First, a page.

Having had another 12 hours or so to think about the latest Harry Potter movie, I thought I'd write a few more notes, mostly for my own benefit.
These will just come as I think of them....sorry it's not a bit more ordered.
Pros: superb technical proficiency. Just one example: the camera shot starts in the train with a group of characters, pulls back outside the train, sweeps along as the train moves past, and catches up with another group of characters further down the train. Of course, it would have been much easier to have done it as two separate shots, but there's a kind of exuberance about this approach.
Cons: No Dursleys. This film begins with the deatheaters do nasty things to London.
Cons: No Voldemort - at least not in his current guise. He turns up (via two very good young actors) as Tom Riddle, in two memory sequences. This film can in no way stand on its own: there are too many characters you're just expected to know, and too many things you're expected to remember from earlier episodes. And characters who don't appear that you're expected to know about as well. Okay, it's all a matter of how much screen-time we've got, but...
Cons: lots of loose ends. London being under attack is shown initially and then forgotten about. And how does it relate to Hogswart and what's going on there? And why is the countryside outside the train so bare?
Why do the deatheaters attack the Wand shop, and who are they dragging out and what do they do with them?
The Horcrux business arrives quite late in the proceedings, and then, after all the effort to get one of them (with Dumbledore nearly dying in the process) it turns out to be a fake. Okay, this is in the book, but it's treated in a very off-hand way here.
Pros: the usual superb mise-en-scene, wonderful sets and design, but....everything is so gray. Harry says right at the end something along the lines of 'I never appreciated how beautiful this place was.' But he's looking at a very gray version of it. It's been a lot more beautiful in the other movies. Admittedly the grays are beautiful in themselves - the early shot of the London office people looking out at the storm is full of wonderfully toned-down colourings. So that's sort of a con and pro in one.
More loose ends: the Weasleys house goes up in flames - we hear no more about this, and no one seems particularly worried. Hagrid's house goes up in flames: is he inside? I'm not sure if we find out in this movie, as I can't remember him being in that late scene where everyone is raising their wands in the air in tribute to Dumbledore.
Con: everyone who knows the books will know that Dumbedore dies at the end of this episode. But curiously there's a lot more emotional feeling in the death of Cedric Diggory in The Goblet of Fire than there is here in the death of Dumbledore. Certainly there's a wonderful piece of elegaic writing in the music score at this point, but somehow it doesn't affect you emotionally. Odd.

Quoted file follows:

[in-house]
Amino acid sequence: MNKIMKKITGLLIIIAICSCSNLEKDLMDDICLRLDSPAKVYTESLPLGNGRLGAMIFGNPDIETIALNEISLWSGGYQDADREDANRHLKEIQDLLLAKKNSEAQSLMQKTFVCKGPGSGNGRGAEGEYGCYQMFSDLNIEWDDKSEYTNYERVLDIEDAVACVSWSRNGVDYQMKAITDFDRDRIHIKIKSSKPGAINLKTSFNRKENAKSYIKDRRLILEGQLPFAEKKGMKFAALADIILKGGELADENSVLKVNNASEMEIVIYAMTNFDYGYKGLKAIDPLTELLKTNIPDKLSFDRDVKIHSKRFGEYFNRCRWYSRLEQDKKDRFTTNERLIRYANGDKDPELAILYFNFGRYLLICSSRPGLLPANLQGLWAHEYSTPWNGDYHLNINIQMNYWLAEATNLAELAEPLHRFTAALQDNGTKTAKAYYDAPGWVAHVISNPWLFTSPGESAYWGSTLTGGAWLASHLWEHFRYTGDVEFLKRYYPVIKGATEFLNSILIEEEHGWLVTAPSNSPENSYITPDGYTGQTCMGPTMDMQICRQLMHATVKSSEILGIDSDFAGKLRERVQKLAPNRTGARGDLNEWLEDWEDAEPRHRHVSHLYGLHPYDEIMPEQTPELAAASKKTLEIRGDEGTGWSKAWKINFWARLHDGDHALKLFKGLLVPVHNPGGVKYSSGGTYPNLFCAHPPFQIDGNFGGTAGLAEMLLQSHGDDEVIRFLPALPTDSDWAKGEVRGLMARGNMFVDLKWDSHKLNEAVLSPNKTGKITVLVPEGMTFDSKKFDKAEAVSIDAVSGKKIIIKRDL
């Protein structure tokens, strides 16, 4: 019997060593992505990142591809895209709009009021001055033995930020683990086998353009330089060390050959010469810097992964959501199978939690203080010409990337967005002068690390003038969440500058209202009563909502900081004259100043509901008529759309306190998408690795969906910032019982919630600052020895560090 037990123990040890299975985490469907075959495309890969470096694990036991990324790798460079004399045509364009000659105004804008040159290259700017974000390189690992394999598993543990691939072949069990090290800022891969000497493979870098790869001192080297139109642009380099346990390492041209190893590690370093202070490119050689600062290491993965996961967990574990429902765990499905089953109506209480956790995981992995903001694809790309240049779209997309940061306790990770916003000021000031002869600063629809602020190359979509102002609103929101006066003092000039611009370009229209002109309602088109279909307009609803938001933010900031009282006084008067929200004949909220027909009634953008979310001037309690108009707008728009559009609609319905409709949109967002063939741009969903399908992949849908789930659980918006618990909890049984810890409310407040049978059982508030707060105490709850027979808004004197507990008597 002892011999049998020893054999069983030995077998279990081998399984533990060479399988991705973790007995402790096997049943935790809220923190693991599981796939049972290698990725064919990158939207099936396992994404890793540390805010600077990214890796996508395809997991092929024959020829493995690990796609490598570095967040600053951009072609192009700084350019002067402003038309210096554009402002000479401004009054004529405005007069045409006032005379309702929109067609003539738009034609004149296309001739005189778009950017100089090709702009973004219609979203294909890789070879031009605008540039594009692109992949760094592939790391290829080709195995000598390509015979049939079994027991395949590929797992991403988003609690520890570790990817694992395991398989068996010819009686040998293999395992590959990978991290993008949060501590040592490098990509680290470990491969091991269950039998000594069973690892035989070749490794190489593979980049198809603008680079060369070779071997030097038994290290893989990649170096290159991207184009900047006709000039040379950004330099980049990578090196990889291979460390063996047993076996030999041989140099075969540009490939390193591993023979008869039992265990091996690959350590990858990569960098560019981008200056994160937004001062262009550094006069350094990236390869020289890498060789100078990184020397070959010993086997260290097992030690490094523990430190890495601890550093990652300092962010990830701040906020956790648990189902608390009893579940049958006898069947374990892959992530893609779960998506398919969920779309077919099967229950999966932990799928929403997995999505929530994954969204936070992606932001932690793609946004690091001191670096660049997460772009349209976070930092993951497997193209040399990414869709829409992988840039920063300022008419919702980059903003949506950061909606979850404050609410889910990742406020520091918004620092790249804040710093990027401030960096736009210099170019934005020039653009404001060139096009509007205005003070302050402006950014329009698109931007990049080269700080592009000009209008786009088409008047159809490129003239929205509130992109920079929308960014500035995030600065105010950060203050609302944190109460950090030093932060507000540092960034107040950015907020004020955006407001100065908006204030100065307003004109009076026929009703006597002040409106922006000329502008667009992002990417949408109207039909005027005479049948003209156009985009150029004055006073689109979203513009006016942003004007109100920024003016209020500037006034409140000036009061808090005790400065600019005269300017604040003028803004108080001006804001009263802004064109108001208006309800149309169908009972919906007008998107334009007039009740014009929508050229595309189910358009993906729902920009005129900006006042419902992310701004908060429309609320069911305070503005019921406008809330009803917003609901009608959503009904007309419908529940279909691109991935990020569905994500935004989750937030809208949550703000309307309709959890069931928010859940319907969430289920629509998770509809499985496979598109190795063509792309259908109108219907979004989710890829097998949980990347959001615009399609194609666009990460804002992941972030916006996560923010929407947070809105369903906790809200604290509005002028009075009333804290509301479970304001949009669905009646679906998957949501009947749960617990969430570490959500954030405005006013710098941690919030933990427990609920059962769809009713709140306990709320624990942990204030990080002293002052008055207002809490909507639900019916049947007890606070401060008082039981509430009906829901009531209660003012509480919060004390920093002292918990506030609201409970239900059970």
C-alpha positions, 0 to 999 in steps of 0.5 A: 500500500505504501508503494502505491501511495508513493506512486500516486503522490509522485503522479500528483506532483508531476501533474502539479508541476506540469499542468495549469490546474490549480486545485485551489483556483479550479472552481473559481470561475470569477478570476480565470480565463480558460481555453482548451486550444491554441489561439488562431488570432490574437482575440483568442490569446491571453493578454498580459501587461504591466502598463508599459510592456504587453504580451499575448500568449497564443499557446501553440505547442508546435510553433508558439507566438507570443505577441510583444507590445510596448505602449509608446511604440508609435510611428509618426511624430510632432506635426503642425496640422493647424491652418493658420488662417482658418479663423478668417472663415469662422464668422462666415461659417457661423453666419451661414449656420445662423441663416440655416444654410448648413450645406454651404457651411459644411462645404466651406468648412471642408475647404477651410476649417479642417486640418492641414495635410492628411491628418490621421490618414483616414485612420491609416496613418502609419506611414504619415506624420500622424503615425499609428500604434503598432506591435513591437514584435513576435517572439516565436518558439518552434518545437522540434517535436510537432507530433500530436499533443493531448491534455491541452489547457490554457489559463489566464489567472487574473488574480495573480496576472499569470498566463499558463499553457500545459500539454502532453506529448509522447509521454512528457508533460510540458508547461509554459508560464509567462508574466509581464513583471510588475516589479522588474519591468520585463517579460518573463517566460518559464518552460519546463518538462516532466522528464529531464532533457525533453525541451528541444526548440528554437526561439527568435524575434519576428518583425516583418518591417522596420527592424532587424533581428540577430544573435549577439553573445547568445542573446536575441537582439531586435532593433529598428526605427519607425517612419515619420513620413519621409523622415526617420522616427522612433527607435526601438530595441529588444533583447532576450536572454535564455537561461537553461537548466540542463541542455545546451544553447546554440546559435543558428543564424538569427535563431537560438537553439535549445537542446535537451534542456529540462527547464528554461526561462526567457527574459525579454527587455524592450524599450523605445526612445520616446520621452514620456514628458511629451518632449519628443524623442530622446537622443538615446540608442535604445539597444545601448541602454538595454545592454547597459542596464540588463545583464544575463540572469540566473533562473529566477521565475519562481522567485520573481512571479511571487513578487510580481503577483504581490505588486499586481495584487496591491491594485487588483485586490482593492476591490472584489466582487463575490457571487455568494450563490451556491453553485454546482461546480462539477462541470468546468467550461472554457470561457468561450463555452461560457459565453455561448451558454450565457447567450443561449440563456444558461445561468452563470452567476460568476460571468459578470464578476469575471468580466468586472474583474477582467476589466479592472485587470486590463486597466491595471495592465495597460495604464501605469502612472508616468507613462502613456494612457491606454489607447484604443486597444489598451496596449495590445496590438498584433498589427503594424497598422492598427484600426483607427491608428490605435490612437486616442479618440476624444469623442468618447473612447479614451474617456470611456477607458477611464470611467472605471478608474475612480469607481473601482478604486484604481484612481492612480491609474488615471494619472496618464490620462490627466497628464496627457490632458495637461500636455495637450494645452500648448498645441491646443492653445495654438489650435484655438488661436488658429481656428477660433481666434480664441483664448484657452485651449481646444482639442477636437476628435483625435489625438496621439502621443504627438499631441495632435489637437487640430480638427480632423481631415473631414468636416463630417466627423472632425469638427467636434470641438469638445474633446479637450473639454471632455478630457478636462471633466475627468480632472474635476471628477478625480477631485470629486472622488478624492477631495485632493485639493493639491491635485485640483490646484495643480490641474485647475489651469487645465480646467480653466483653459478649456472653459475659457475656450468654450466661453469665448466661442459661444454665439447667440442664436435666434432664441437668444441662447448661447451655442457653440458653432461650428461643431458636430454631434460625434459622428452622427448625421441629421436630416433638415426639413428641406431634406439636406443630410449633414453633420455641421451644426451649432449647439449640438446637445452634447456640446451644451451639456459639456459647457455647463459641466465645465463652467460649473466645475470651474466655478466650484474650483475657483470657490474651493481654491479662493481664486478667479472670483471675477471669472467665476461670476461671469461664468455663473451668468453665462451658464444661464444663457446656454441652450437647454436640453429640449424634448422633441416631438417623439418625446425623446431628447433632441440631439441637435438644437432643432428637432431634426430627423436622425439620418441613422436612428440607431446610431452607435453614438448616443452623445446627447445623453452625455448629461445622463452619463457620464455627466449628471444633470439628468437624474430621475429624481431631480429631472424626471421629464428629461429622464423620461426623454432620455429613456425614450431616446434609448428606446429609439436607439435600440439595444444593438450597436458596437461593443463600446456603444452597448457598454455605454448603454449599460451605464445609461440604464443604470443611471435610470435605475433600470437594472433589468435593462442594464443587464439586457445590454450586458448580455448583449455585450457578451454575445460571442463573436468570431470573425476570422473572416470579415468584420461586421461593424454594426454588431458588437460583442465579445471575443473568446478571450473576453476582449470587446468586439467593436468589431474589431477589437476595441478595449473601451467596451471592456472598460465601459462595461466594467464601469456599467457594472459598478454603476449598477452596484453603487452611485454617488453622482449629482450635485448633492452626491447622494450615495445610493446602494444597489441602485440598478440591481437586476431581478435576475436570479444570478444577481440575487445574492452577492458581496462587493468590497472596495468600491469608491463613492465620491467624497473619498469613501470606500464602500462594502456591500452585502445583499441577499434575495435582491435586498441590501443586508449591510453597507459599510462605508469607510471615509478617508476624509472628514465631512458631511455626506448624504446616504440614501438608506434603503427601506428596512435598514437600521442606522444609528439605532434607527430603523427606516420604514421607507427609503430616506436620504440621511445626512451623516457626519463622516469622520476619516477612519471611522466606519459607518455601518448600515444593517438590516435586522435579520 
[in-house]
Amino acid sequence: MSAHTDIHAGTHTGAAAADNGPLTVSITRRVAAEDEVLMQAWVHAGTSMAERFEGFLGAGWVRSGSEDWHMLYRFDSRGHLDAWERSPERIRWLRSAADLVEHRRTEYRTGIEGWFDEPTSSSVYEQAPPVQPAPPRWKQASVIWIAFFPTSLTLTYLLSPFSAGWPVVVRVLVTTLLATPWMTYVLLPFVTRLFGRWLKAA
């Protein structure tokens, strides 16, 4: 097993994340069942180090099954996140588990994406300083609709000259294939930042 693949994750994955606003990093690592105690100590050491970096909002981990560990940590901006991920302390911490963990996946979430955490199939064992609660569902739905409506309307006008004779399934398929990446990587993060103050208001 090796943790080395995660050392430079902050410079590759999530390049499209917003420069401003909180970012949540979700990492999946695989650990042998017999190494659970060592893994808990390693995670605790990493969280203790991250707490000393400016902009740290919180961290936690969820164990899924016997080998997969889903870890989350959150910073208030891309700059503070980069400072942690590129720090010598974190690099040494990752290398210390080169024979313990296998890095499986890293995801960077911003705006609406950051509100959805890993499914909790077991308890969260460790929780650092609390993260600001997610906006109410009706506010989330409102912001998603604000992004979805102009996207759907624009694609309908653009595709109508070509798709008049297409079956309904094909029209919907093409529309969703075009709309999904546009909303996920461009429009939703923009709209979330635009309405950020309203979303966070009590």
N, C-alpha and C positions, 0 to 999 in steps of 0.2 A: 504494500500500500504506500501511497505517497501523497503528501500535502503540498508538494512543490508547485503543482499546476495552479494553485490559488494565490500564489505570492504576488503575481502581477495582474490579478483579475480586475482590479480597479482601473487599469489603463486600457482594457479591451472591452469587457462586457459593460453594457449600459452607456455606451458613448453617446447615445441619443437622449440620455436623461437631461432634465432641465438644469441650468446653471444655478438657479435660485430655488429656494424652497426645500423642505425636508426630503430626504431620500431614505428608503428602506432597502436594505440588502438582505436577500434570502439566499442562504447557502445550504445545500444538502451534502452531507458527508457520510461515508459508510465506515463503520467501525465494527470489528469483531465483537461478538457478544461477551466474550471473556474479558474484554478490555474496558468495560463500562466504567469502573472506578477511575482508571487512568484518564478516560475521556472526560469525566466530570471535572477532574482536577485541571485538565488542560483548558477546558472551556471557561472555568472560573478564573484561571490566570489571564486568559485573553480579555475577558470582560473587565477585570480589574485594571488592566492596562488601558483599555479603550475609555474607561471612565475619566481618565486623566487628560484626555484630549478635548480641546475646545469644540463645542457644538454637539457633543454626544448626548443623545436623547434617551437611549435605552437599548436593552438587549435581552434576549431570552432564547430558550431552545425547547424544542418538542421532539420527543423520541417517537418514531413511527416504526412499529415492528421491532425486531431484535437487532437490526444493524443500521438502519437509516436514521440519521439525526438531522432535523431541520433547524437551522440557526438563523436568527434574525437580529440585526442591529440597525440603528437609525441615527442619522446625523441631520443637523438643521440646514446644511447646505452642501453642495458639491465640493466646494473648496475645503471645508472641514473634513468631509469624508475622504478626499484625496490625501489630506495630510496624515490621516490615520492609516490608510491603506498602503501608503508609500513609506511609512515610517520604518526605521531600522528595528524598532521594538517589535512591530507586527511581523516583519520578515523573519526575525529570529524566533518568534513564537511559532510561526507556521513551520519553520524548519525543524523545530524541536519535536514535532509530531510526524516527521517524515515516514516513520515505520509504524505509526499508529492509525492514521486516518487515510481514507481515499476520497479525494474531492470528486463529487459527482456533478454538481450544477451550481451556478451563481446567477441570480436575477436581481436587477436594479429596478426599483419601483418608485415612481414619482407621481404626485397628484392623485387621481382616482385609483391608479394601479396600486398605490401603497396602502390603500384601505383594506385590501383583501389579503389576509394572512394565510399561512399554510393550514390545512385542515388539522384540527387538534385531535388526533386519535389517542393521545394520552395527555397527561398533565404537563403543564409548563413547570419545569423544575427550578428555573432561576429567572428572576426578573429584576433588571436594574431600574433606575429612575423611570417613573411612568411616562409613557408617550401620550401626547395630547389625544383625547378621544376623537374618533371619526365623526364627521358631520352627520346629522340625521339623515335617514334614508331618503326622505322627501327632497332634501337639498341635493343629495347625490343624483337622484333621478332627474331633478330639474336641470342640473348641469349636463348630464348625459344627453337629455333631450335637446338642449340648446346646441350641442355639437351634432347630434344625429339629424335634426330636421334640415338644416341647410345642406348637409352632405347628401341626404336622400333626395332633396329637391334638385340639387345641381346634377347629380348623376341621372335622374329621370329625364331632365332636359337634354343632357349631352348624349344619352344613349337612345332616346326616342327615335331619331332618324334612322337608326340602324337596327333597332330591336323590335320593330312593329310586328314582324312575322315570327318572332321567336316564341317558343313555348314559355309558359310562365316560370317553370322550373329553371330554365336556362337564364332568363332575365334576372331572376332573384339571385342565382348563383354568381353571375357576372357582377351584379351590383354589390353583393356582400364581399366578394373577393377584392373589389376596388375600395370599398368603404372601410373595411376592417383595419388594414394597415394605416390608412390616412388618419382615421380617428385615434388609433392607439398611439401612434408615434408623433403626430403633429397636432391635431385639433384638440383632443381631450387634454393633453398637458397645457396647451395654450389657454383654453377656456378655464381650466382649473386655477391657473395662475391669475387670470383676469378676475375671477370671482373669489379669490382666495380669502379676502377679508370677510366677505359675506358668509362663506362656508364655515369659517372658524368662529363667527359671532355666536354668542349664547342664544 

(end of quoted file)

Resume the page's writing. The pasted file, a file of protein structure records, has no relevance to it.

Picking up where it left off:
When I read in the book about Dumbledore's death, it was shock - this couldn't happen! And you waited in vain in the last book for him to appear safe and sound. So it's a bit of a puzzle that it's nowhere near so affecting here. Perhaps it's because most viewers will know what happens to Dumbledore, and it's difficult for the filmmakers to overcome that. It would be interesting to know what people who hadn't read the book thought about this point (assuming they weren't totally confused by the movie anyway!)
I said yesterday the film seemed slow. Thinking back again, there are still some very exciting sections: the search in the cave for the horcrux, for example, or the attack on the Weasley's house. And the Quidditch match is superbly done. Think back to the way Quidditch was done in the first movie to compare how much more technically superior this section is. But there's no explanation as to why Ron should be playing Quidditch after all these years, when he's never shown the slightest interest in doing so before, and why Harry isn't playing. (I'm sure there's a good reason in the book, but for some reason the filmmakers have chosen not to tell us.)
Pro: Luna Lovegood. Evanna Lynch has made this character utterly her own. Whatever you thought Luna should look like has been thoroughly overtaken by this actress' interpretation. It's a delight. (Emma Watson, as Hermione, on the other hand, is still 'wrong' in my mind. My impression of Hermione, from the books, was always that she wasn't particularly attractive; it was her intelligence that marked her out. In fact, my original picture of her was of someone not especially slim. Watson's beauty in the film versions makes it hard to understand why she's so interested in Ron, who's not only lazy and unintelligent, but a bit of a slob. And in this film he barely gives her a moment's notice.)
Con: the stuff about the necklace that's supposed to curse Dumbledore and ends up cursing the messenger instead. That's all handled a bit oddly in the movie; it makes Rowling's consistently clever plotting seem clunky. (Maybe it was a bit of that famous Nintendo jewellery I'm always on about...?)
Obviously it's time to go back and read the book and figure out some of these peculiar loose ends and untidy plottings that are in the movie. Thank goodness for the books, which leave far more room for our imaginations than the movies, for all these superb visual reconstructions, do.